Python Code

Code below is a rough bit of Python using the Click and Influx libraries to save the output to an InfluxDB database on my remote server.

import logging
import serial
import json
import click
from influxdb import InfluxDBClient
from datetime import datetime
from time import sleep

    format="%(asctime)s.%(msecs)03d %(levelname)s: %(message)s",
    datefmt="%Y-%m-%d %H:%M:%S",

logger = logging.getLogger(__name__)

def update_influx(measurements, location):
    client = InfluxDBClient("", 8086, "root", "root", "greenhouse_outside")
    json_body = []

    for name, value in measurements.items():
                "measurement": name,
                "tags": {
                    "location": location
                "fields": {"value": round(value, 2)},
        )"Sending \n {json.dumps(json_body, indent=2)}")

def take_reading(port):"Using the port {port}")
    ser = serial.Serial(port)
    for i in range(0, 20):
        line = ser.readline().decode("utf-8")
        line = line.replace('nan', '0')"Raw fetch: {line}")
    errors = 0
    measurements = {}

    while True:
            if errors == 5:
            measurements = json.loads(line)
            if measurements['humidity'] == 0:
                measurements['humidity'] = 0.0
        except json.decoder.JSONDecodeError:

            line = ser.readline().decode("utf-8")
            line = line.replace('nan', '0')
  "Raw fetch: {line}")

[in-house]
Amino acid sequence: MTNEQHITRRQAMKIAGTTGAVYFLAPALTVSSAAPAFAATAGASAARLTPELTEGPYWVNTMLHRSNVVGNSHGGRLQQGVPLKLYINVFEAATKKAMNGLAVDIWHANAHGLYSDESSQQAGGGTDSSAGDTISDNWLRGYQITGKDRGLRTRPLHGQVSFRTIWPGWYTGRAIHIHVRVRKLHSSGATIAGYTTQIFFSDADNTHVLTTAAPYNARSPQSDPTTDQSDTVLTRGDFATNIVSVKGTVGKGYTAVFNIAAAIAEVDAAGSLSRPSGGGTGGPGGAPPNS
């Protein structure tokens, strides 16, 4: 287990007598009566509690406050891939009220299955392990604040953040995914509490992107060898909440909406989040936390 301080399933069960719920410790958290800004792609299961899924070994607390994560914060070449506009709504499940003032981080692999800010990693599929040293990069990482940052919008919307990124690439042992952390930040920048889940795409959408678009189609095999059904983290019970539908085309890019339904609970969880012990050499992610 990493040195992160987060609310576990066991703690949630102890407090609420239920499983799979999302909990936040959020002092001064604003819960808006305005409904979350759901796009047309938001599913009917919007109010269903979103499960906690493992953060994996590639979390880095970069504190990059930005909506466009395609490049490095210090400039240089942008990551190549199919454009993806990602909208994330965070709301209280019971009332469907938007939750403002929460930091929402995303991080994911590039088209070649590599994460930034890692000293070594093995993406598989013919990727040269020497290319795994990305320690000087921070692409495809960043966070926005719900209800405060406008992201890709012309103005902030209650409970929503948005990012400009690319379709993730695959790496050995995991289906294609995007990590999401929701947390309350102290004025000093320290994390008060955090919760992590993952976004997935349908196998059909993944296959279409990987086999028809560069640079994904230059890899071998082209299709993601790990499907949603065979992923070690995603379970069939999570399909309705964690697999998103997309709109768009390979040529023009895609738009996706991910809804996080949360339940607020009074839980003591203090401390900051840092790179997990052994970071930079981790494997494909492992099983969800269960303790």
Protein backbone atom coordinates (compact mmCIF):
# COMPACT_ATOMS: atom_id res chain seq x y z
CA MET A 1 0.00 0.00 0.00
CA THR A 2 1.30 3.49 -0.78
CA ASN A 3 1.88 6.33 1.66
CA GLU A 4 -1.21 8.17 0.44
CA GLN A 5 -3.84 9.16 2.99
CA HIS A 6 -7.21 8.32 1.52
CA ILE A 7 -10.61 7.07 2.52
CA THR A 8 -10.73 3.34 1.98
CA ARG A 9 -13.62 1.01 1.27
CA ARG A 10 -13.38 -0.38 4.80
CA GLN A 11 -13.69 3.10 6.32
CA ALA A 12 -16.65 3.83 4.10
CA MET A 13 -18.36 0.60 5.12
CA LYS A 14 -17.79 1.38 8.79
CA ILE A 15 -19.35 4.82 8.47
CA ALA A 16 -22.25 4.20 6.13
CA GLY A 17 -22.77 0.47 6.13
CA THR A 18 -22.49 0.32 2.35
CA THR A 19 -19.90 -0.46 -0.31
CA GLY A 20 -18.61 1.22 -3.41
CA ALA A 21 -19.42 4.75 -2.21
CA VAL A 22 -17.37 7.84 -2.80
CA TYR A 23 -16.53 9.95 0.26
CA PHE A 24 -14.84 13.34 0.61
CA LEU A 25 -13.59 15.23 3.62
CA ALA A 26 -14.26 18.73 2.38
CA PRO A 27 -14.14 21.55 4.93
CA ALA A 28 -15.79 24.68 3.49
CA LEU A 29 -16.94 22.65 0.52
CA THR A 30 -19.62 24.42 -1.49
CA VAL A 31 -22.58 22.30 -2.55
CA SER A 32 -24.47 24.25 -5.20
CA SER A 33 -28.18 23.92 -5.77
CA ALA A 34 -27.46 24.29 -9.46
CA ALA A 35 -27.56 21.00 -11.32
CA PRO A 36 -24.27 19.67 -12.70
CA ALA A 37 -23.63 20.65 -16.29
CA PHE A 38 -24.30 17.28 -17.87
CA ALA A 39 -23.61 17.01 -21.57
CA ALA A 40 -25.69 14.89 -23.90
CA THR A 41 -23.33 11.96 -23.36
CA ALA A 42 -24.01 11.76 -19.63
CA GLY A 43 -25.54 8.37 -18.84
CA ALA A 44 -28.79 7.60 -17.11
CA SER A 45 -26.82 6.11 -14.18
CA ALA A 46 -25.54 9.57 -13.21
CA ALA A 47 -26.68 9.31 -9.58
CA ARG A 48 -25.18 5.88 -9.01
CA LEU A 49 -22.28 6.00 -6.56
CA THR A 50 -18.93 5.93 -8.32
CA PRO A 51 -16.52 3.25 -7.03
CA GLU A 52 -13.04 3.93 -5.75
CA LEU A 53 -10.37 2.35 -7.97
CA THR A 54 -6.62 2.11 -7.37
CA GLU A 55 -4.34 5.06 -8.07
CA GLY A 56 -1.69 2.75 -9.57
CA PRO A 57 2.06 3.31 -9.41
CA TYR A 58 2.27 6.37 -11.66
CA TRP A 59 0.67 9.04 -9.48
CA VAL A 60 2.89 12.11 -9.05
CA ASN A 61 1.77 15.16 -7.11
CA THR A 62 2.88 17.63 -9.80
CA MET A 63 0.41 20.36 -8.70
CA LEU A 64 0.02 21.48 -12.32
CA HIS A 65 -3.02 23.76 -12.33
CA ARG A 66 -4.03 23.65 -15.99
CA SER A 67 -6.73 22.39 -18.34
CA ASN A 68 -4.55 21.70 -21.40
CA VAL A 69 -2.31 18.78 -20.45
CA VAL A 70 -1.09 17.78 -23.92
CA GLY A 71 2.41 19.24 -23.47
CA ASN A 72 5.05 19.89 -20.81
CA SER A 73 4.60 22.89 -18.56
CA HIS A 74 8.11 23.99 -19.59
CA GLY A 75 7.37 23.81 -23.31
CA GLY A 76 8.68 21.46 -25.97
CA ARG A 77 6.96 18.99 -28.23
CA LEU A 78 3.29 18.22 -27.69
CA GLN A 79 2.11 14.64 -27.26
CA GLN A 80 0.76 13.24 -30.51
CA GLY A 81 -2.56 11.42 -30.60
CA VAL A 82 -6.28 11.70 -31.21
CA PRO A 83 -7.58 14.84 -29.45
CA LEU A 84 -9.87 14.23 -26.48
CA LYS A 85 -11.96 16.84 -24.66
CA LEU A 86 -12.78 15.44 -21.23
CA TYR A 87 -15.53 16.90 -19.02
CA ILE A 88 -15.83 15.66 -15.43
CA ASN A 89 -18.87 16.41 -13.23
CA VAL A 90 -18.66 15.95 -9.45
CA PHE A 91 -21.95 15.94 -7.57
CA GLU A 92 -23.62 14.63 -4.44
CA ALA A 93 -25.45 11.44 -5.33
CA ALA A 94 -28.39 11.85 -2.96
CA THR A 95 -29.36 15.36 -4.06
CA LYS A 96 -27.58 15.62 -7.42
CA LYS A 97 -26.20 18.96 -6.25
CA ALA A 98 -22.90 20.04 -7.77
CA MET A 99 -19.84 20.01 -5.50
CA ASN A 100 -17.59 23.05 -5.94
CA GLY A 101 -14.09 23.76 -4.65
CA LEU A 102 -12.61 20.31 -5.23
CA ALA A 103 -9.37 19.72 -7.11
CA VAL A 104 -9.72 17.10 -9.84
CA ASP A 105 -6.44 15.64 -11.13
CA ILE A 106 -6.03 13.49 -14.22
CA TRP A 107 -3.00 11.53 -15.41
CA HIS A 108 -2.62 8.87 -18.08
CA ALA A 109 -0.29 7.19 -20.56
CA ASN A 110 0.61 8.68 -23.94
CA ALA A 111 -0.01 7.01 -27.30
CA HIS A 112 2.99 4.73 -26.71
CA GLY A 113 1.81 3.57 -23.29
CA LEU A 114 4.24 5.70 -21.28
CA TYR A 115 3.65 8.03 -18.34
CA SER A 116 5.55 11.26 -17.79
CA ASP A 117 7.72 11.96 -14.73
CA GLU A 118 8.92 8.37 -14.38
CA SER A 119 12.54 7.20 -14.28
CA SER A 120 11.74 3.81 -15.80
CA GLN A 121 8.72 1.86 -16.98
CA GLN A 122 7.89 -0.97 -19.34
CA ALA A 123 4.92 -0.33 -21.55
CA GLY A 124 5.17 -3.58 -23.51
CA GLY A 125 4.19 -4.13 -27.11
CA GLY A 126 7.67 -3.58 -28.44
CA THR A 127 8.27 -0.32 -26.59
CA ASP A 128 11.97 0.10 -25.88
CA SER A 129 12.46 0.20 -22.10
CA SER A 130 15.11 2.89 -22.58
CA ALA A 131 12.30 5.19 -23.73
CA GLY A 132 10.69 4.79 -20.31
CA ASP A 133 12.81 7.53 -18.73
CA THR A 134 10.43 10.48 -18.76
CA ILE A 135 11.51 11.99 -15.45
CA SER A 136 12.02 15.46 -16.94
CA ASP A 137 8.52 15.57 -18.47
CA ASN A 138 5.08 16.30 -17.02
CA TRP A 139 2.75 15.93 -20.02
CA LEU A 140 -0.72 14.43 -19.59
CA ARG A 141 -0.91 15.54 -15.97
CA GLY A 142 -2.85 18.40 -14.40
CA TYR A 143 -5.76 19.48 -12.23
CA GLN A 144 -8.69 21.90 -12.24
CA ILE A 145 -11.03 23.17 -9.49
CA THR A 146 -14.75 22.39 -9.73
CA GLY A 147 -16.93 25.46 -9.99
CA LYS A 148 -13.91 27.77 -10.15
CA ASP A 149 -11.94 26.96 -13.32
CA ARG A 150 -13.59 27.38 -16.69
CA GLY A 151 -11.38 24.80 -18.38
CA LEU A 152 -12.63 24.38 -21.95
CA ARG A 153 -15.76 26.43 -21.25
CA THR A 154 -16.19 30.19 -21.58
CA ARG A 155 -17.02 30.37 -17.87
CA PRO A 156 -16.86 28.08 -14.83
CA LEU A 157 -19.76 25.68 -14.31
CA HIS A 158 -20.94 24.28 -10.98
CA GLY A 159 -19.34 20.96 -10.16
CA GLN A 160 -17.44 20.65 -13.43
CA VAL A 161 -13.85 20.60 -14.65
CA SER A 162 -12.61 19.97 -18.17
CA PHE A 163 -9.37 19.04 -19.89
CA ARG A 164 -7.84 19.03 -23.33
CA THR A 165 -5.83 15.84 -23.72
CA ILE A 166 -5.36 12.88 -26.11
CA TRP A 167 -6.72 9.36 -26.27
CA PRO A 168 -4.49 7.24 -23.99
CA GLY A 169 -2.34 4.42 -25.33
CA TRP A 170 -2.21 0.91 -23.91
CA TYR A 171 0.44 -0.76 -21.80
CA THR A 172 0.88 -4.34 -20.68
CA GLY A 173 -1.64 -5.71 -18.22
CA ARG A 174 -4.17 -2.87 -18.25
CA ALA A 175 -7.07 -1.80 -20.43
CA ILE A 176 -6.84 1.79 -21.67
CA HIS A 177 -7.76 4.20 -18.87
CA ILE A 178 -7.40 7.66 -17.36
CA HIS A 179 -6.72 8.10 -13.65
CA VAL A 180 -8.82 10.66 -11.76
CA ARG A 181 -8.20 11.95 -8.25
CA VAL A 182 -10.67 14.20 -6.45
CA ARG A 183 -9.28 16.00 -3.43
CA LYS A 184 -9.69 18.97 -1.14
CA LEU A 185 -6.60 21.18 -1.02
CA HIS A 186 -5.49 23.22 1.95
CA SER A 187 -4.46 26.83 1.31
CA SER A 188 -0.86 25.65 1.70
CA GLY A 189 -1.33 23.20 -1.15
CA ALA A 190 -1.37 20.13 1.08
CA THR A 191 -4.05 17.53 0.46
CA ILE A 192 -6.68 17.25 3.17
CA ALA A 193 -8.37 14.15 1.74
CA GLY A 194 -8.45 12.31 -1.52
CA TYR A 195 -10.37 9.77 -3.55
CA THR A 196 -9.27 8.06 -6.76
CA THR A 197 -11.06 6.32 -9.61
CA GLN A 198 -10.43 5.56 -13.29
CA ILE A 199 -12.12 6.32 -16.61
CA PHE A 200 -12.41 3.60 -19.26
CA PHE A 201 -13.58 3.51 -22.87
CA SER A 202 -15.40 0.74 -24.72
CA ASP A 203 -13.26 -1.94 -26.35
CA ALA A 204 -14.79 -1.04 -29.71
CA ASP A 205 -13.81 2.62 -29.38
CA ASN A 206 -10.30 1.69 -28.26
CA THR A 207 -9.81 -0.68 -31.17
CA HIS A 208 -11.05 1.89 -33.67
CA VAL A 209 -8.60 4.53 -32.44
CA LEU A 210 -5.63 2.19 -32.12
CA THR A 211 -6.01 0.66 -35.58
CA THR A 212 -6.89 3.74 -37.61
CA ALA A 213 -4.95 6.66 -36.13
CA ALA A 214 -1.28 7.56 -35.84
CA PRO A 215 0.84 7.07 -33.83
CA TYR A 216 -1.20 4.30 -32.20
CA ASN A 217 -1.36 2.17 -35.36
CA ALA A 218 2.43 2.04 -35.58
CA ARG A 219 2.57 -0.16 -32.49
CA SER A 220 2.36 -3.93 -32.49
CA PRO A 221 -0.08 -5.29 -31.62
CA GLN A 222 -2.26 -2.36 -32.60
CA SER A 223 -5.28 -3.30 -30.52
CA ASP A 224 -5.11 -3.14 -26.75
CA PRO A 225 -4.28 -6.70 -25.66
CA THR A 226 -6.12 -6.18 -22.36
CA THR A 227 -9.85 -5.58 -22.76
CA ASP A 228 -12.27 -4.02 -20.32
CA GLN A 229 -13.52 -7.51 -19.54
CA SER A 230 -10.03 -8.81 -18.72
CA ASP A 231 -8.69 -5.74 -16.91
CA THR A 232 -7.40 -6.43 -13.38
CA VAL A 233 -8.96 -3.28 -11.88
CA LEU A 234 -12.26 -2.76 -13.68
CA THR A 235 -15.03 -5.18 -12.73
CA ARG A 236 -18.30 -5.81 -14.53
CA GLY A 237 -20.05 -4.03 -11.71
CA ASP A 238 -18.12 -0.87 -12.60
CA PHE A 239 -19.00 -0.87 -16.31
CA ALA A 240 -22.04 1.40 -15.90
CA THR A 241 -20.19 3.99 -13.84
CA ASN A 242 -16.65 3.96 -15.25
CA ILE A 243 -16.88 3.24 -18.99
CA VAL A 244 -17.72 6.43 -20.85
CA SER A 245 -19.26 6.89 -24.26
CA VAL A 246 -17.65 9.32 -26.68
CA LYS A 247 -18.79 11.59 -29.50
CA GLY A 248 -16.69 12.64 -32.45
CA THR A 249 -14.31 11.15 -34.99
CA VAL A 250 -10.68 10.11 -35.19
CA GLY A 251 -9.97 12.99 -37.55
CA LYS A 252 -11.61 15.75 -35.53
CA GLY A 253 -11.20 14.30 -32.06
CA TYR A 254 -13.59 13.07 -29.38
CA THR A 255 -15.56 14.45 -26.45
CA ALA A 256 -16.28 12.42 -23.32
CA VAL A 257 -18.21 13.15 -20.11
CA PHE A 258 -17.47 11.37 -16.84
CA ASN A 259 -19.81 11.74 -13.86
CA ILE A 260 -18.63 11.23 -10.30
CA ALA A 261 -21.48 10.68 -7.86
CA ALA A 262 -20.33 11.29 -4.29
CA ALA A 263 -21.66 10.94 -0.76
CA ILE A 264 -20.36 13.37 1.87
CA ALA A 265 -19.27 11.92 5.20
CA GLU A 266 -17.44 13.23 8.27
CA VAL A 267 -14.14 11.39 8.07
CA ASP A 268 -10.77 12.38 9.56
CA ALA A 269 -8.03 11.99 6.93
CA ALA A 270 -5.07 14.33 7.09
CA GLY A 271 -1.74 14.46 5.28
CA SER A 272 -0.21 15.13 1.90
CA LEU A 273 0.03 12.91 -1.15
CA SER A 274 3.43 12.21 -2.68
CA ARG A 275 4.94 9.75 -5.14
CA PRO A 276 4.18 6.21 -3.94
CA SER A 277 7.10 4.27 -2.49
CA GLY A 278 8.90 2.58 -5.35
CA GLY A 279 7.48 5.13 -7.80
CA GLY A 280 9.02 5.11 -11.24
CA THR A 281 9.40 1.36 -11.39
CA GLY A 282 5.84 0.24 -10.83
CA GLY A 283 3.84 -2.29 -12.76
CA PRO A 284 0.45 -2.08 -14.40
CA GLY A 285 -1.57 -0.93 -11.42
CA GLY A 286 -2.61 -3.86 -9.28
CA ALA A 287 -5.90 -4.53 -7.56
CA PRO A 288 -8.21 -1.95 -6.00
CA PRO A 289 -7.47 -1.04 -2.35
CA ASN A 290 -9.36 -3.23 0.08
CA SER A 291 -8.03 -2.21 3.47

errors += 1

    update_influx(measurements, 'greenhouse_internal')"Processed Internal: {measurements}")"Complete")
    return measurements

if __name__ == "__main__":

Grafana and InfluxDB

To store the data I’m using an InfluxDB server running on an old Ubuntu powered laptop. has the official guide to installing and setup.

To display the data I use Grafana again installed on the same server as InfluxDB.

Max Image File Size Upload on WordPress

I hit an issue uploading my photos to this WordPress instance. None of my photos would upload due to having a file size maximum of 2MB.

I googled around and found a plugin called Increase Maximum Upload File Size available here It showed I was limited to “Maximum upload file size, set by your hosting provider 2MB”. As I’m my own hosting provider, this must mean something OS level.

Assuming it was PHP that might be the limiting factor I looked for the settings that affect the two ways files are uploaded. These are:

  • post_max_size
  • upload_max_filesize

Running PHP 7.1, the config file is at /etc/php/7.1/fpm/php.ini. There was an existing entry for upload_max_filesize which set it to 2MB.

Changing this to 128MB and restarting php7.1-fpm.service allowed large file uploads. This was comfirmed in the plugin:

F1 2019 and Python

I attended an excellent talk about how TIBCO and Mercedes work together for data science and building models.

The main takeaway for me was I could get realtime stats out of the F1 2019 Codemasters game!

Using this excellent library I was able to stream realtime data to my laptop.

I have had a few goes of graphing the data as the data is flowing in but so far all have been way too slow.

Currently I have the data flowing in a Docker image of InfluxDB and using Grafana for displaying.